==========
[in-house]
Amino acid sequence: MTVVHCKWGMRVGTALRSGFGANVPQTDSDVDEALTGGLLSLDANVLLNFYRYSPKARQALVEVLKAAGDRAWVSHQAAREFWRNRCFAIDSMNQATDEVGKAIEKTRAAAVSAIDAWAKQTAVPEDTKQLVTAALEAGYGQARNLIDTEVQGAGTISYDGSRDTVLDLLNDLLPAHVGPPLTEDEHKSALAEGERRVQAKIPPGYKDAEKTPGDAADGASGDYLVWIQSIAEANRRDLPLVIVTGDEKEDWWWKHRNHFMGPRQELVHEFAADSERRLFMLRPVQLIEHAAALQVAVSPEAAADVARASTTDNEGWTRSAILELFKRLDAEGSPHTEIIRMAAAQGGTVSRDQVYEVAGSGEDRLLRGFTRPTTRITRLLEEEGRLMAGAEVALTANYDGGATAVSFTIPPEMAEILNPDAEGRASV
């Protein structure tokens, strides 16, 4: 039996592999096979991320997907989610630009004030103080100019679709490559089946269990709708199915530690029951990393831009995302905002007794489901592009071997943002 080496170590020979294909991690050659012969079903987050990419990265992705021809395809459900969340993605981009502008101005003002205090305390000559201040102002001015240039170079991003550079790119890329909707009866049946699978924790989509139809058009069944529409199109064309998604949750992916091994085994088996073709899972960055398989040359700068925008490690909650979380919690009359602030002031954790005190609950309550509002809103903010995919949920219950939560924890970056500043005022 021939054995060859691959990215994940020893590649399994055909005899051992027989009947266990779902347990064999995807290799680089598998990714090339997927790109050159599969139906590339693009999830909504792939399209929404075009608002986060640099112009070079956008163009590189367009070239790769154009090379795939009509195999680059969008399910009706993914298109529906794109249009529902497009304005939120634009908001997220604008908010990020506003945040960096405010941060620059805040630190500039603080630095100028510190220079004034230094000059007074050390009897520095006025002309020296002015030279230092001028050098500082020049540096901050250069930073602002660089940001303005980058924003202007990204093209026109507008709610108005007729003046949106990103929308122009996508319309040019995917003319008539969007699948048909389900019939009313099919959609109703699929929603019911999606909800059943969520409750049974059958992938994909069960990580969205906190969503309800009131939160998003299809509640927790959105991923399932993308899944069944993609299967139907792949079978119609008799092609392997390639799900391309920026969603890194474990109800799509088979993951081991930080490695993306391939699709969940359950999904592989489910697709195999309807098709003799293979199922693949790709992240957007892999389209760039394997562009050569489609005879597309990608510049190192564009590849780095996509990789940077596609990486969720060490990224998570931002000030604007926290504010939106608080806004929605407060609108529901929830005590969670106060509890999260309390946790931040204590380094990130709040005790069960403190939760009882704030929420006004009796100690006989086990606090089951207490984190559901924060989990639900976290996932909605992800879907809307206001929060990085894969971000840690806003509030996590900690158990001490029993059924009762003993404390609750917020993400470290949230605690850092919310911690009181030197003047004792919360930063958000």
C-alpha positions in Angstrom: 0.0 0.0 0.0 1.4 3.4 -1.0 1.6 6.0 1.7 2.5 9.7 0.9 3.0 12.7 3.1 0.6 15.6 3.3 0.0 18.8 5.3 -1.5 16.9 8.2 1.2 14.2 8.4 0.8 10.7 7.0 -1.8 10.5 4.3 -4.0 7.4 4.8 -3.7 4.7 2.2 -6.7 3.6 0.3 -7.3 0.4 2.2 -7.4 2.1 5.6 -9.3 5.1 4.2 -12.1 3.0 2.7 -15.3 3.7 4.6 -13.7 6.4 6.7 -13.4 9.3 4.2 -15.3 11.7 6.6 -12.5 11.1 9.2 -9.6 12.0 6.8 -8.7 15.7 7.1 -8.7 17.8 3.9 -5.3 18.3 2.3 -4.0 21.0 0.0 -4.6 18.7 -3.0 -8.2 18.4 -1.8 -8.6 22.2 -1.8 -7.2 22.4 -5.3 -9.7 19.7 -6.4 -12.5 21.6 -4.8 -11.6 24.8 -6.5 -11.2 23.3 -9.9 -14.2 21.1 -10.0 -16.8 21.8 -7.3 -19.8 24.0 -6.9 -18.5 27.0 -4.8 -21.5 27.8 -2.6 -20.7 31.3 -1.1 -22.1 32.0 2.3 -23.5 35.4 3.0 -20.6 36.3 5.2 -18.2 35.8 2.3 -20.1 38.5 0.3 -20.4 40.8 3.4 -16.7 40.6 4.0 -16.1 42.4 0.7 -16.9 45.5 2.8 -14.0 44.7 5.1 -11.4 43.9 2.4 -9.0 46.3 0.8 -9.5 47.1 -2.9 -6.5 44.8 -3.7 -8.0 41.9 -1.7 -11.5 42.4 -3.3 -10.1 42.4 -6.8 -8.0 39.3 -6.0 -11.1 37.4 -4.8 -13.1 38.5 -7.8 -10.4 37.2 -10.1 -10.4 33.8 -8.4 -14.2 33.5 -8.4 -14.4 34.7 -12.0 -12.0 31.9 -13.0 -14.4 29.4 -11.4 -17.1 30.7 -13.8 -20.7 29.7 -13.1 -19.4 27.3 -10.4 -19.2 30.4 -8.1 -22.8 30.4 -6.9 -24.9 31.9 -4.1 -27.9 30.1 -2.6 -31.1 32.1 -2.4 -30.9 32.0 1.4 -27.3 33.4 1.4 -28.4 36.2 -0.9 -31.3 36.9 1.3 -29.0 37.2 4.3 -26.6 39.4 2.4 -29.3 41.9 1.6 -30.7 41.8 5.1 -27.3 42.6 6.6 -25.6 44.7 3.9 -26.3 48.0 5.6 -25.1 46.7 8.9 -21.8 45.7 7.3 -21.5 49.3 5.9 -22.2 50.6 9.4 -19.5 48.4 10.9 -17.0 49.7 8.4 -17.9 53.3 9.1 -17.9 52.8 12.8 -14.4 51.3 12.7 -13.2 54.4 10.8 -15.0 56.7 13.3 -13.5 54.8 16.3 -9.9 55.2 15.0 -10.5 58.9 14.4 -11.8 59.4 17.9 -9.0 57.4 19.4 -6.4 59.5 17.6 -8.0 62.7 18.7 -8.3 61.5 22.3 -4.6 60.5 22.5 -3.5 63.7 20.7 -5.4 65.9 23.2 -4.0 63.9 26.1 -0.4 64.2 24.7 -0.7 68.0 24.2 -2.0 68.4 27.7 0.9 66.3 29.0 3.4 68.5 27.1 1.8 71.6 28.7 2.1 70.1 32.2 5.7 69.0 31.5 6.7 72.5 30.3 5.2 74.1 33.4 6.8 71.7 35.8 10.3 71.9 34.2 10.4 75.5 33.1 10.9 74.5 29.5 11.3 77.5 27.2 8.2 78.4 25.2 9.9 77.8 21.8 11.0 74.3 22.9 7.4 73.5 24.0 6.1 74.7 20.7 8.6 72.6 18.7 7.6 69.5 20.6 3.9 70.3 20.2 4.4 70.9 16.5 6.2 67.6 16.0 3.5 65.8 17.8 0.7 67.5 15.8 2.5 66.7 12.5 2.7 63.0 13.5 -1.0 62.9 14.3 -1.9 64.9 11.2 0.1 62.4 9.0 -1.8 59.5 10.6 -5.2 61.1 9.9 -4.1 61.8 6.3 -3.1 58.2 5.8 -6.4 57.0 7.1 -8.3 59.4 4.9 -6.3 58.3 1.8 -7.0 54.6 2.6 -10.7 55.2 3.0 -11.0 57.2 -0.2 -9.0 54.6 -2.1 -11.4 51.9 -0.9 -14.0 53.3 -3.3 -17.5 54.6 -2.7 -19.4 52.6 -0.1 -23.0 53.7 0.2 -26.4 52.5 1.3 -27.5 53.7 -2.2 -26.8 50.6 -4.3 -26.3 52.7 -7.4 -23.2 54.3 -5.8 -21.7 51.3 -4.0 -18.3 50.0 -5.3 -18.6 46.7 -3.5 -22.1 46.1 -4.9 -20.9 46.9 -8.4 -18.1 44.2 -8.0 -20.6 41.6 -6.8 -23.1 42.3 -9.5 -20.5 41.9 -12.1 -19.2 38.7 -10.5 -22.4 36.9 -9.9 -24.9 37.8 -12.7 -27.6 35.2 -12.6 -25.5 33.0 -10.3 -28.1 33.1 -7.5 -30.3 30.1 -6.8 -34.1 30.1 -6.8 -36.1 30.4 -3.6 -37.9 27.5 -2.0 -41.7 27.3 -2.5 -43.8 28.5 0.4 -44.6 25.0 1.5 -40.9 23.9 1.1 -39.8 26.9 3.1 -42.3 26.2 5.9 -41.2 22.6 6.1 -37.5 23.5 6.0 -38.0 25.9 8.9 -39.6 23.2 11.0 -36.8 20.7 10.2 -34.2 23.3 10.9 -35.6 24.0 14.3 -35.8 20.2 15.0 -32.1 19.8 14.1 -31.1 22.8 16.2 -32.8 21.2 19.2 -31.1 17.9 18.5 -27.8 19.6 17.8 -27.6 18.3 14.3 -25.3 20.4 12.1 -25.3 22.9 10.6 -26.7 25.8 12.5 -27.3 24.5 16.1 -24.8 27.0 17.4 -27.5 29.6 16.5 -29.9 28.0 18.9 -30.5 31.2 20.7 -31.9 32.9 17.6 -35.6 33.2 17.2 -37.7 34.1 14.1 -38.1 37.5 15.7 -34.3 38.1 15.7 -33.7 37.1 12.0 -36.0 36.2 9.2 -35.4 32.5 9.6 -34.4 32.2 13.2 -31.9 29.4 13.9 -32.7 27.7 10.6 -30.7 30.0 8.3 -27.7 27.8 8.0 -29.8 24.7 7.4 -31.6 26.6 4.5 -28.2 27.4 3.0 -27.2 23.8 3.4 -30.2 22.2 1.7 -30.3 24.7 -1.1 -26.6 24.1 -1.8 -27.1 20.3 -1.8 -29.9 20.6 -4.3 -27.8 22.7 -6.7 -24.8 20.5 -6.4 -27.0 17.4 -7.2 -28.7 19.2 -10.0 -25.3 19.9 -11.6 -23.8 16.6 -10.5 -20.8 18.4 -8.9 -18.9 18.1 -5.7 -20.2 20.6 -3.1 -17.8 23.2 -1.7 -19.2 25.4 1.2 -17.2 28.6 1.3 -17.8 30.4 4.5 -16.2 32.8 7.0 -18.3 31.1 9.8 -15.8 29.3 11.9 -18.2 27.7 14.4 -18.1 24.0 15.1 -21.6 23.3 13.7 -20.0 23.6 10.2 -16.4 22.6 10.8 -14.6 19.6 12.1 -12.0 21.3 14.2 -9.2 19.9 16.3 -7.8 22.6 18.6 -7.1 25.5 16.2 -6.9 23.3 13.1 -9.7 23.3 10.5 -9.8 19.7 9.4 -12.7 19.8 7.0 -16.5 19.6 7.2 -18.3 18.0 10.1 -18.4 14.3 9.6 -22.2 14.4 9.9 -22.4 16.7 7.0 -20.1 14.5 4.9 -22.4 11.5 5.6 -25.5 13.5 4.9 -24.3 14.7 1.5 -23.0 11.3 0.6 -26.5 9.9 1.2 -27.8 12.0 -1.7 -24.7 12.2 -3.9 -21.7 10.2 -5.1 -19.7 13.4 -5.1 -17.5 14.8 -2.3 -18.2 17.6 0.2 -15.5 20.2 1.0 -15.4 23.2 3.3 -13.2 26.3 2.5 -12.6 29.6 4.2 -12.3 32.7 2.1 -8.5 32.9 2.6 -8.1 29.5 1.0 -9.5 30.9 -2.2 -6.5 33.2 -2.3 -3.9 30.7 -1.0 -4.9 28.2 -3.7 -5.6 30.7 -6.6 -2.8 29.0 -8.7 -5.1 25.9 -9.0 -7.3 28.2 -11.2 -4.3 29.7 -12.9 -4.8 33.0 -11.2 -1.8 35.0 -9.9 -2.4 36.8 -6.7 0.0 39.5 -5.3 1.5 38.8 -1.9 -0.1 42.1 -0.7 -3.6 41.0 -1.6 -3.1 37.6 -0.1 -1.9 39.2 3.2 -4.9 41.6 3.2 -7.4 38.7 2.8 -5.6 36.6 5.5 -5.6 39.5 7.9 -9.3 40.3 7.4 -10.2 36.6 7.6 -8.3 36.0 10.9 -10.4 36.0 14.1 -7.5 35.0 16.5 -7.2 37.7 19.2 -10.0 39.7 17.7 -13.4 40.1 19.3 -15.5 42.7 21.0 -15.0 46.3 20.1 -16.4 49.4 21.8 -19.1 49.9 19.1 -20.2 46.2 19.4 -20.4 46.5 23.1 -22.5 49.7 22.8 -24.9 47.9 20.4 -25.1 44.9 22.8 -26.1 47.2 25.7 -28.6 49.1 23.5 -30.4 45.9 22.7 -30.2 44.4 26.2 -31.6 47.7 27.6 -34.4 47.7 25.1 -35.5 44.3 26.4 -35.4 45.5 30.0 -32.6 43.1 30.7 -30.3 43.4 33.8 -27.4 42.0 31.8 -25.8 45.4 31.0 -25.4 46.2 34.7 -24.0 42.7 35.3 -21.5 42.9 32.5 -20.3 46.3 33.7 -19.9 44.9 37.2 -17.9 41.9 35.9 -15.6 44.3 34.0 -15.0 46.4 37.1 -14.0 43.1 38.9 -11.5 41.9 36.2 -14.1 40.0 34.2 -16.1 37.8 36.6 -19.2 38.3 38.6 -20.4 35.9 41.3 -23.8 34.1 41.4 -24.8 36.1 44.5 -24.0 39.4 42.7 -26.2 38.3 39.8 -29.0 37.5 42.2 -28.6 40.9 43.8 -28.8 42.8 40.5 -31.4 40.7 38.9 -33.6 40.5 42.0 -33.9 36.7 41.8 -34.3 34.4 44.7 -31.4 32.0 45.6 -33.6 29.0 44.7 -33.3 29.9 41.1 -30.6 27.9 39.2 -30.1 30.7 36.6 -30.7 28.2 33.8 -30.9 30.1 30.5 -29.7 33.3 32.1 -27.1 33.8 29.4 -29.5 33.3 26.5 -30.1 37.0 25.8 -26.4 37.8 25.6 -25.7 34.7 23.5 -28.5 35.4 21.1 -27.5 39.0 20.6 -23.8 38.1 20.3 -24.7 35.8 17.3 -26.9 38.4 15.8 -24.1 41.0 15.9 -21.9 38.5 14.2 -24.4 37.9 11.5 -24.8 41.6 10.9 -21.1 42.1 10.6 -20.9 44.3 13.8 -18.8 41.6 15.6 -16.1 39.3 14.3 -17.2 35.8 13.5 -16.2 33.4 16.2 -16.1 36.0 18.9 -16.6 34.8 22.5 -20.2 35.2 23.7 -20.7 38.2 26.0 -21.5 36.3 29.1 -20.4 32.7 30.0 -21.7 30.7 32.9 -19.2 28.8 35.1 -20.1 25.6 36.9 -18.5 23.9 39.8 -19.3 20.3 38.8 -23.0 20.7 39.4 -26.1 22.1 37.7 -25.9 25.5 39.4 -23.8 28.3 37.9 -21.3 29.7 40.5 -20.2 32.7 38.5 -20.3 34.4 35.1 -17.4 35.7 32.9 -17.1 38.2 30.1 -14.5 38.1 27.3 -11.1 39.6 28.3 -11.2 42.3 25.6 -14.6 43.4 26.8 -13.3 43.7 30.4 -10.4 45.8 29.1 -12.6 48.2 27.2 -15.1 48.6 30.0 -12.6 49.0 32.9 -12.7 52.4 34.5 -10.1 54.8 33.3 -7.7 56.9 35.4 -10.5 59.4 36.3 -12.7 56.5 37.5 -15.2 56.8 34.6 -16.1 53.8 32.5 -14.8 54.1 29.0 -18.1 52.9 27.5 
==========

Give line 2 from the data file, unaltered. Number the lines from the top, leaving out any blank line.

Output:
Amino acid sequence: MTVVHCKWGMRVGTALRSGFGANVPQTDSDVDEALTGGLLSLDANVLLNFYRYSPKARQALVEVLKAAGDRAWVSHQAAREFWRNRCFAIDSMNQATDEVGKAIEKTRAAAVSAIDAWAKQTAVPEDTKQLVTAALEAGYGQARNLIDTEVQGAGTISYDGSRDTVLDLLNDLLPAHVGPPLTEDEHKSALAEGERRVQAKIPPGYKDAEKTPGDAADGASGDYLVWIQSIAEANRRDLPLVIVTGDEKEDWWWKHRNHFMGPRQELVHEFAADSERRLFMLRPVQLIEHAAALQVAVSPEAAADVARASTTDNEGWTRSAILELFKRLDAEGSPHTEIIRMAAAQGGTVSRDQVYEVAGSGEDRLLRGFTRPTTRITRLLEEEGRLMAGAEVALTANYDGGATAVSFTIPPEMAEILNPDAEGRASV